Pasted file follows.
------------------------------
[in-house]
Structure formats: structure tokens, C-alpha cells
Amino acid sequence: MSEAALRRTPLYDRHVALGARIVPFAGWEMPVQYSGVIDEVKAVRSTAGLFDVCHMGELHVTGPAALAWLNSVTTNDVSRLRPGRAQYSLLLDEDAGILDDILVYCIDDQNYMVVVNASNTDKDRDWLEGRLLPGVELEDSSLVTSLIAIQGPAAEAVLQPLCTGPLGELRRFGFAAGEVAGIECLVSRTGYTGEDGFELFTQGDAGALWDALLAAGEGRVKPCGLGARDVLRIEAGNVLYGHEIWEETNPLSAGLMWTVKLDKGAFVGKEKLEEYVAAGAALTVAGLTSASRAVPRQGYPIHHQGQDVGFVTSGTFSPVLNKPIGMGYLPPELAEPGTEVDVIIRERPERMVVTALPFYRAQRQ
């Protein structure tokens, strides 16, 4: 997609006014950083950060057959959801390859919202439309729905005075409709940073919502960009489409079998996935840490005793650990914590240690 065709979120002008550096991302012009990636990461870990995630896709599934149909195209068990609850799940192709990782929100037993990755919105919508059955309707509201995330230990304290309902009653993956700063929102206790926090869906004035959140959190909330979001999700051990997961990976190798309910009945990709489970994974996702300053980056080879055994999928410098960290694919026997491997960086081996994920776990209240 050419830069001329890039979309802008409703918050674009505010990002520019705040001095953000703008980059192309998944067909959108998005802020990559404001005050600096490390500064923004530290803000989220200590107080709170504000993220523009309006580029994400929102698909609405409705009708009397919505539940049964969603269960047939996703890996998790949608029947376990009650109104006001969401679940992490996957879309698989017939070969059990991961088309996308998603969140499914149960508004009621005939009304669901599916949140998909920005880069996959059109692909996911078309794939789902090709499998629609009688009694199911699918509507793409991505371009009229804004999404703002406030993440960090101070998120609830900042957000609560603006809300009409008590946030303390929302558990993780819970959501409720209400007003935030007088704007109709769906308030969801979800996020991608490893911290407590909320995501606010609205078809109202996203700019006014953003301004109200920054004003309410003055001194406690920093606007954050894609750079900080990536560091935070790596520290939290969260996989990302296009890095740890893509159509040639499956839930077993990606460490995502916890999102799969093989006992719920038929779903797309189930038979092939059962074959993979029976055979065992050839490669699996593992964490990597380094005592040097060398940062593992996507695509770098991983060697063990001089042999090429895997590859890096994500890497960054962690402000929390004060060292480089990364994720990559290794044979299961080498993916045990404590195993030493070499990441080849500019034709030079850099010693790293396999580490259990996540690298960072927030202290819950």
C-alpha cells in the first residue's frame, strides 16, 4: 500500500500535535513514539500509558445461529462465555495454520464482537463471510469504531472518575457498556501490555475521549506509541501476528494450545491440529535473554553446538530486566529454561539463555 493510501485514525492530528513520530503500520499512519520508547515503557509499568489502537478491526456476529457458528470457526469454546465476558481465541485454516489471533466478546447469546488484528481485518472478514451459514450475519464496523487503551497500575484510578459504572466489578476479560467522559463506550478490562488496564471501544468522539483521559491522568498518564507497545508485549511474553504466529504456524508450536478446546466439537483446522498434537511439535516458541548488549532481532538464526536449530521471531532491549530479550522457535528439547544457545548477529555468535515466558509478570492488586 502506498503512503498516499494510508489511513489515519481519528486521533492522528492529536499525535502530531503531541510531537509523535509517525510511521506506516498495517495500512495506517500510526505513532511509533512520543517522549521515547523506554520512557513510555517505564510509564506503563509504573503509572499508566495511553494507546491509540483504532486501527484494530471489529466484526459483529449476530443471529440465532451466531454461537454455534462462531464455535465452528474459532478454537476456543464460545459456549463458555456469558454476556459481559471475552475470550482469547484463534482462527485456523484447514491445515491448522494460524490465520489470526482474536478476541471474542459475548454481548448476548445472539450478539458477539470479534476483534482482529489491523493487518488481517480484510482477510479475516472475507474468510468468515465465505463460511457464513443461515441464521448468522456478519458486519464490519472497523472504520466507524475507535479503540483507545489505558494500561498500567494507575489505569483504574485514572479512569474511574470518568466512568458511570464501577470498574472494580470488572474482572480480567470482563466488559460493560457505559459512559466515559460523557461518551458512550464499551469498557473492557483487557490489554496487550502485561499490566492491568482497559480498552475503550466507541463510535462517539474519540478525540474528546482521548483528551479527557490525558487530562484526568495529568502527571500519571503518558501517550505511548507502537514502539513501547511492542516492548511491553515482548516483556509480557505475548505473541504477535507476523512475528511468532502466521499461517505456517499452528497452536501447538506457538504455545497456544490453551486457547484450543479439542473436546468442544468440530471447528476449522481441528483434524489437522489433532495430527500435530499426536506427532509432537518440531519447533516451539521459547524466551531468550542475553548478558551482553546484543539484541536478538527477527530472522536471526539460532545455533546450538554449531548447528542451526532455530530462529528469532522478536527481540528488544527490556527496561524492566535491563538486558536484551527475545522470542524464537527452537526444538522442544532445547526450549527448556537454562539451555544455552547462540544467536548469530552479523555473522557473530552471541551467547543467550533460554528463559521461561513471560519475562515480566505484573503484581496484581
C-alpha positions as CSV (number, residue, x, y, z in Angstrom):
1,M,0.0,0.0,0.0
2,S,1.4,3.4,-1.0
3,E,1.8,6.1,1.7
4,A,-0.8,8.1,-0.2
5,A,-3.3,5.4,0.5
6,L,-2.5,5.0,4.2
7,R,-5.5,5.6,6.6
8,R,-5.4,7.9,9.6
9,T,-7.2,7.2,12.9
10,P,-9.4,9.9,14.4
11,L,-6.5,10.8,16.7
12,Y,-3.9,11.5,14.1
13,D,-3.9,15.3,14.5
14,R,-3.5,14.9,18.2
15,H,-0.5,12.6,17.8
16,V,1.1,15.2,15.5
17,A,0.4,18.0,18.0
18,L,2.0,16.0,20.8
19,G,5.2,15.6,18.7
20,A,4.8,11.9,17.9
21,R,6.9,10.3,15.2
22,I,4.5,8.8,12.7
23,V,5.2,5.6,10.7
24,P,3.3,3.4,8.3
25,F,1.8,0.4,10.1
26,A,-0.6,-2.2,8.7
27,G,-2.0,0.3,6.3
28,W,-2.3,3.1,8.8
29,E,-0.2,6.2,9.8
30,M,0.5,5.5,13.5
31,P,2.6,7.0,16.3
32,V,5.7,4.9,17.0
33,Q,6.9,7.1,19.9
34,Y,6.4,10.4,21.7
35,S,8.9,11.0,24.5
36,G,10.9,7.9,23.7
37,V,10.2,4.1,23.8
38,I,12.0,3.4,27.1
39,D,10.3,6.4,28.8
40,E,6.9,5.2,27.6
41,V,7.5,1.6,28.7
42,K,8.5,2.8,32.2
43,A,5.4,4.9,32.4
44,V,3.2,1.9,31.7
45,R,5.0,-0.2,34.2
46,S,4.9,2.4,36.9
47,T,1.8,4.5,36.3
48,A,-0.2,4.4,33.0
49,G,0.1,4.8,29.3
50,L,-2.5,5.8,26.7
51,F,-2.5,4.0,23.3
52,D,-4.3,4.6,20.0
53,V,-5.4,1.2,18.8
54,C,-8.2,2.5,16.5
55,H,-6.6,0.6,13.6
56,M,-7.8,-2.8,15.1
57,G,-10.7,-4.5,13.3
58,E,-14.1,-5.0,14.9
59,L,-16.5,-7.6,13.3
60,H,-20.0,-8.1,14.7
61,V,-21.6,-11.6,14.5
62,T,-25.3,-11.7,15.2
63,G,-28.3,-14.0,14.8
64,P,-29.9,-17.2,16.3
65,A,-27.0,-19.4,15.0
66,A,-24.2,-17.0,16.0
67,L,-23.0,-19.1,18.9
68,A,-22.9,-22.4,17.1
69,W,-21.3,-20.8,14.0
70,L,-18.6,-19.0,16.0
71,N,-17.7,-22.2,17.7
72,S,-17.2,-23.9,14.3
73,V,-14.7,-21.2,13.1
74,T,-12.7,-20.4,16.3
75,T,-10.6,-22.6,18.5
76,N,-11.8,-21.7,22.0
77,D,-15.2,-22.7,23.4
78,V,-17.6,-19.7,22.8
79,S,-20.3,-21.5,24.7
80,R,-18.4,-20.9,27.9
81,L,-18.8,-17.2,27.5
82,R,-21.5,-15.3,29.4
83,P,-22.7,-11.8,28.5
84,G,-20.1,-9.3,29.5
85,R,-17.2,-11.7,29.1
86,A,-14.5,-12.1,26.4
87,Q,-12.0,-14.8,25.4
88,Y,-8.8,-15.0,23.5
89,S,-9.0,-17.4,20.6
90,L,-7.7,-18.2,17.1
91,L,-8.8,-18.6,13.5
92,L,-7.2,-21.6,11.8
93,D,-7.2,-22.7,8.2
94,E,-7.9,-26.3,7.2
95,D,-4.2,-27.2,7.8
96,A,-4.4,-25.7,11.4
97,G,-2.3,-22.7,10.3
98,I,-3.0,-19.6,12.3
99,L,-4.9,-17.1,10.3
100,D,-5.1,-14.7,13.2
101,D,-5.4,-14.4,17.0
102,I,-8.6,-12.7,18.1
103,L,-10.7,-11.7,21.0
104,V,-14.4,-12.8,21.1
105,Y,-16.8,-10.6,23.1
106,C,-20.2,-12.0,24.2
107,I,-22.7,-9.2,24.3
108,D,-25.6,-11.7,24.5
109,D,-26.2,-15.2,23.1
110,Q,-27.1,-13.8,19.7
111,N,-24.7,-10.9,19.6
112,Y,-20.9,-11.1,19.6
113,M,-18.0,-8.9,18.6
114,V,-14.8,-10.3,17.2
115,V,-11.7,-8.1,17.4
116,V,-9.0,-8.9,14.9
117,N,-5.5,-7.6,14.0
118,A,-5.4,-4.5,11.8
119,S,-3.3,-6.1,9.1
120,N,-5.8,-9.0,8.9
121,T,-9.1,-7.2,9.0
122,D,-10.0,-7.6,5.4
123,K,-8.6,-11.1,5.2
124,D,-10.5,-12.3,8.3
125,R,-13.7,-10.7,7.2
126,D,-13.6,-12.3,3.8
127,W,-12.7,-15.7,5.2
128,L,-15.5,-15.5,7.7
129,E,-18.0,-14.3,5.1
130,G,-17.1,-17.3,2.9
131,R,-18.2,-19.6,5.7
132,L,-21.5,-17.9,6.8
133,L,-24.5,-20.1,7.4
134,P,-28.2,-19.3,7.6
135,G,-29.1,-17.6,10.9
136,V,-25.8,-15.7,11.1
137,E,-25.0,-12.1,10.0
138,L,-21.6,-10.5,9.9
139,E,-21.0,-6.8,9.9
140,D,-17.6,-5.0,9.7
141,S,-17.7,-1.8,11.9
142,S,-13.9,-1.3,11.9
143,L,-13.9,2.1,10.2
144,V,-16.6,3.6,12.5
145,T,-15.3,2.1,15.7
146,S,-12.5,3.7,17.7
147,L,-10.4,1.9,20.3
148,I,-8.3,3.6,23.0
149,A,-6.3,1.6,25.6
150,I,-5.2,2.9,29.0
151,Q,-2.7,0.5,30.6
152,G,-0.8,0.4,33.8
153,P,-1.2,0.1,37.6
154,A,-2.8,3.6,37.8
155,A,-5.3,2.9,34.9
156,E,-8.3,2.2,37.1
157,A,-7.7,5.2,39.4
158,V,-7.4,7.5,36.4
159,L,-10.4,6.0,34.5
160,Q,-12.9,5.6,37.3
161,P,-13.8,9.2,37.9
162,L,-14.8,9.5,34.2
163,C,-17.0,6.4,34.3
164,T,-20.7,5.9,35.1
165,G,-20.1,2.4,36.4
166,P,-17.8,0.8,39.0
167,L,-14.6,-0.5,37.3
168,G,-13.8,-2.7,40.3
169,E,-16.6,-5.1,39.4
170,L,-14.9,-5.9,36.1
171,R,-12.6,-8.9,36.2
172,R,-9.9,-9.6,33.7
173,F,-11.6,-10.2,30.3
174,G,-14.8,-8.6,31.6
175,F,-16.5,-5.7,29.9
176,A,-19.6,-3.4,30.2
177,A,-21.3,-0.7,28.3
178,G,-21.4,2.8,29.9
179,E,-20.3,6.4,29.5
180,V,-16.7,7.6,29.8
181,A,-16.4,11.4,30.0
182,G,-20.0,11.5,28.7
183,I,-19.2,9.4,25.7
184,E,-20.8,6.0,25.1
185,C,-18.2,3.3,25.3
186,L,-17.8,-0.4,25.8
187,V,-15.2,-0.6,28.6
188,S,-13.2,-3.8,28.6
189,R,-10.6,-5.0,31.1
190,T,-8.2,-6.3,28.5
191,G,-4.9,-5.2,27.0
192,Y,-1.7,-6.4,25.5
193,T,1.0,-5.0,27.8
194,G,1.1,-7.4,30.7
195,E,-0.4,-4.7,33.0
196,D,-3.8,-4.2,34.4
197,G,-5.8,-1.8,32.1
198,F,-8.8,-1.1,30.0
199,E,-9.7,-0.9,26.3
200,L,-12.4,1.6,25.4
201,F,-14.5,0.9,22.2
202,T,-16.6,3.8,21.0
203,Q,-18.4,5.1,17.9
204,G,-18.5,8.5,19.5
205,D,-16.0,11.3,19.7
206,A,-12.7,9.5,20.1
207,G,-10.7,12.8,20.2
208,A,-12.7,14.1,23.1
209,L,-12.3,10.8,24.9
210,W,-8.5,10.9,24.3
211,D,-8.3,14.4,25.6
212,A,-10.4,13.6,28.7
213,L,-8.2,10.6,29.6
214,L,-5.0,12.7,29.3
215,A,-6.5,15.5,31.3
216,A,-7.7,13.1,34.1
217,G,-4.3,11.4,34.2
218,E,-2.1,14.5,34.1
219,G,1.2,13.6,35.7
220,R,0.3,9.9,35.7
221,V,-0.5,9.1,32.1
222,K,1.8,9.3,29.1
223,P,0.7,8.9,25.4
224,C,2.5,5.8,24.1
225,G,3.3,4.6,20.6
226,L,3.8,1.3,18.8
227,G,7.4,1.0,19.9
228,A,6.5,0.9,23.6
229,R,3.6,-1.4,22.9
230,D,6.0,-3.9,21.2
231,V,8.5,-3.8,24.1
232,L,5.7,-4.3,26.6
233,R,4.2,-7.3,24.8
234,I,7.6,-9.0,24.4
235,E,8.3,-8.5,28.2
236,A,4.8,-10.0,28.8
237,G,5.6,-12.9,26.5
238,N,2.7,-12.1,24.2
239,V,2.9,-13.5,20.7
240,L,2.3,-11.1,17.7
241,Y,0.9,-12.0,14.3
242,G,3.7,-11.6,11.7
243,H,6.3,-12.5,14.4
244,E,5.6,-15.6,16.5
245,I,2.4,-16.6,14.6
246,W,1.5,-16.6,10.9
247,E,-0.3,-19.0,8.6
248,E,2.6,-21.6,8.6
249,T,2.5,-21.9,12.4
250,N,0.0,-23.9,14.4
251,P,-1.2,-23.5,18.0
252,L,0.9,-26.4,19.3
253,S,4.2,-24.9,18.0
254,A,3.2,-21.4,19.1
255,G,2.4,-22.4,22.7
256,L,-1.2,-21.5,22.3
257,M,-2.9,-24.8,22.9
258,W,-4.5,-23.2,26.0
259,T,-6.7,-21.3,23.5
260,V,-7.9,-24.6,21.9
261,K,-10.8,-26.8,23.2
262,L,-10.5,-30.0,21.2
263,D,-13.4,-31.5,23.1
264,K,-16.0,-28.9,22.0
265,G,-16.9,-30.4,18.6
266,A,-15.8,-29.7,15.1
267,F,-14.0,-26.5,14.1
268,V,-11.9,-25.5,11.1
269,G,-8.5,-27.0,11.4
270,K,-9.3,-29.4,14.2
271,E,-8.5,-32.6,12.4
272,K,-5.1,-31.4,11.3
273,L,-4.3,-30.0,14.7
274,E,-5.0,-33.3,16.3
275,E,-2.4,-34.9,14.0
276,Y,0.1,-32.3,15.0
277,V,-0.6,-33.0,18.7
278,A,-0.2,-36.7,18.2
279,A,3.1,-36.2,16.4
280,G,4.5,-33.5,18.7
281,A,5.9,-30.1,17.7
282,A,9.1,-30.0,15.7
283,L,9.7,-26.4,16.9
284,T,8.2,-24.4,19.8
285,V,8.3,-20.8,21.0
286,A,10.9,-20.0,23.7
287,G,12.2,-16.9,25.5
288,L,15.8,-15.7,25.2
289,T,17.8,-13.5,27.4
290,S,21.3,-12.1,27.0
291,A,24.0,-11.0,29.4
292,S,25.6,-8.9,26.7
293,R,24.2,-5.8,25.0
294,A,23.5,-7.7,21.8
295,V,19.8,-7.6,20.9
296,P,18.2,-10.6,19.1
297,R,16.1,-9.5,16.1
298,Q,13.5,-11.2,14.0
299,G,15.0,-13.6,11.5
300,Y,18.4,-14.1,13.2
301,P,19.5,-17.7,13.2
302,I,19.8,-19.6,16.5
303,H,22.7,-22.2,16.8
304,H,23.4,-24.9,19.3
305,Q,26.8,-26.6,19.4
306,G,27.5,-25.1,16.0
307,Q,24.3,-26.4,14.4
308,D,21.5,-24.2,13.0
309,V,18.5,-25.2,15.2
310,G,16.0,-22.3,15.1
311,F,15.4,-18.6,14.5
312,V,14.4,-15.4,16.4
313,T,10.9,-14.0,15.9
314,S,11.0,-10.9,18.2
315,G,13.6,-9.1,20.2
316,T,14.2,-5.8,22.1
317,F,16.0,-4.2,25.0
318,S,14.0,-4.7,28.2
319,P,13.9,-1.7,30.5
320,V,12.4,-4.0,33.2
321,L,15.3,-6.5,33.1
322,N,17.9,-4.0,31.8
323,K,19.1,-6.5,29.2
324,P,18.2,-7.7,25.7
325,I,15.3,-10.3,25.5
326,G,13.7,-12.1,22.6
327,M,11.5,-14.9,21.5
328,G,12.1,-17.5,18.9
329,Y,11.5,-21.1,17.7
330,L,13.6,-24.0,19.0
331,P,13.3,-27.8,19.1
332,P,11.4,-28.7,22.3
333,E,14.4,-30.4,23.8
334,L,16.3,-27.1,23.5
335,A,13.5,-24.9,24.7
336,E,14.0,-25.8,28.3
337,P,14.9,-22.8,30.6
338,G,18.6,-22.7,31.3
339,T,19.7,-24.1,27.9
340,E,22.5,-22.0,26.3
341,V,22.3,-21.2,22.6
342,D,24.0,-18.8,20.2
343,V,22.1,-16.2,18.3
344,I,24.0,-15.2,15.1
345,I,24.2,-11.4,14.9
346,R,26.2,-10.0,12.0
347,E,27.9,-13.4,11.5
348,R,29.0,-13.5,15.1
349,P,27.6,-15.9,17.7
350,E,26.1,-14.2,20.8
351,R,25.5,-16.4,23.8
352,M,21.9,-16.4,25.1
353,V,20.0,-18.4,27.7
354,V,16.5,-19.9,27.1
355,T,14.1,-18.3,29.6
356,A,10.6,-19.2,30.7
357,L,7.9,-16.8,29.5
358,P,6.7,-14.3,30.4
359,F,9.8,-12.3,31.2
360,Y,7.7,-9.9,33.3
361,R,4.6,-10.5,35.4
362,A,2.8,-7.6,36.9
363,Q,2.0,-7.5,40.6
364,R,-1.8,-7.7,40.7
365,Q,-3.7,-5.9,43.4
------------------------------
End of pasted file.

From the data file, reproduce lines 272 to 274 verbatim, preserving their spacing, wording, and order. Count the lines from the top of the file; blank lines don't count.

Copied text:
266,A,-15.8,-29.7,15.1
267,F,-14.0,-26.5,14.1
268,V,-11.9,-25.5,11.1